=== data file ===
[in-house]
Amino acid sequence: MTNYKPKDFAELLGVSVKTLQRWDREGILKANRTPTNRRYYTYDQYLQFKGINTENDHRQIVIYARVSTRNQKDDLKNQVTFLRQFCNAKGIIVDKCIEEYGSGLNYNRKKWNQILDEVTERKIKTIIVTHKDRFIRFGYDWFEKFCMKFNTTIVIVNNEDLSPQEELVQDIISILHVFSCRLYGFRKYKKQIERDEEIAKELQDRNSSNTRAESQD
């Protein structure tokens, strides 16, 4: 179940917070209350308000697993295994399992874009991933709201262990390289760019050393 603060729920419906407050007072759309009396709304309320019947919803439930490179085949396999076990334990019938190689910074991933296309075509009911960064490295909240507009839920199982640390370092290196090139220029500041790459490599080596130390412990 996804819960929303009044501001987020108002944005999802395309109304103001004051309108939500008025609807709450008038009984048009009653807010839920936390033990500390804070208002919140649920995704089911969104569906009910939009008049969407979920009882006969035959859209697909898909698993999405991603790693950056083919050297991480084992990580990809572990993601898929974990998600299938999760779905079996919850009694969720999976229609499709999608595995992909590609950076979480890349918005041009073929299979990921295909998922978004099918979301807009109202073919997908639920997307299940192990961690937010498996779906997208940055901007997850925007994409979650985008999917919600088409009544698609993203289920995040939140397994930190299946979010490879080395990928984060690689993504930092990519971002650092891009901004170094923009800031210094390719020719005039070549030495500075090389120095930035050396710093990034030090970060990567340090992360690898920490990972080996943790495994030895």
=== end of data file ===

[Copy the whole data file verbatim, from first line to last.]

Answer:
[in-house]
Amino acid sequence: MTNYKPKDFAELLGVSVKTLQRWDREGILKANRTPTNRRYYTYDQYLQFKGINTENDHRQIVIYARVSTRNQKDDLKNQVTFLRQFCNAKGIIVDKCIEEYGSGLNYNRKKWNQILDEVTERKIKTIIVTHKDRFIRFGYDWFEKFCMKFNTTIVIVNNEDLSPQEELVQDIISILHVFSCRLYGFRKYKKQIERDEEIAKELQDRNSSNTRAESQD
């Protein structure tokens, strides 16, 4: 179940917070209350308000697993295994399992874009991933709201262990390289760019050393 603060729920419906407050007072759309009396709304309320019947919803439930490179085949396999076990334990019938190689910074991933296309075509009911960064490295909240507009839920199982640390370092290196090139220029500041790459490599080596130390412990 996804819960929303009044501001987020108002944005999802395309109304103001004051309108939500008025609807709450008038009984048009009653807010839920936390033990500390804070208002919140649920995704089911969104569906009910939009008049969407979920009882006969035959859209697909898909698993999405991603790693950056083919050297991480084992990580990809572990993601898929974990998600299938999760779905079996919850009694969720999976229609499709999608595995992909590609950076979480890349918005041009073929299979990921295909998922978004099918979301807009109202073919997908639920997307299940192990961690937010498996779906997208940055901007997850925007994409979650985008999917919600088409009544698609993203289920995040939140397994930190299946979010490879080395990928984060690689993504930092990519971002650092891009901004170094923009800031210094390719020719005039070549030495500075090389120095930035050396710093990034030090970060990567340090992360690898920490990972080996943790495994030895």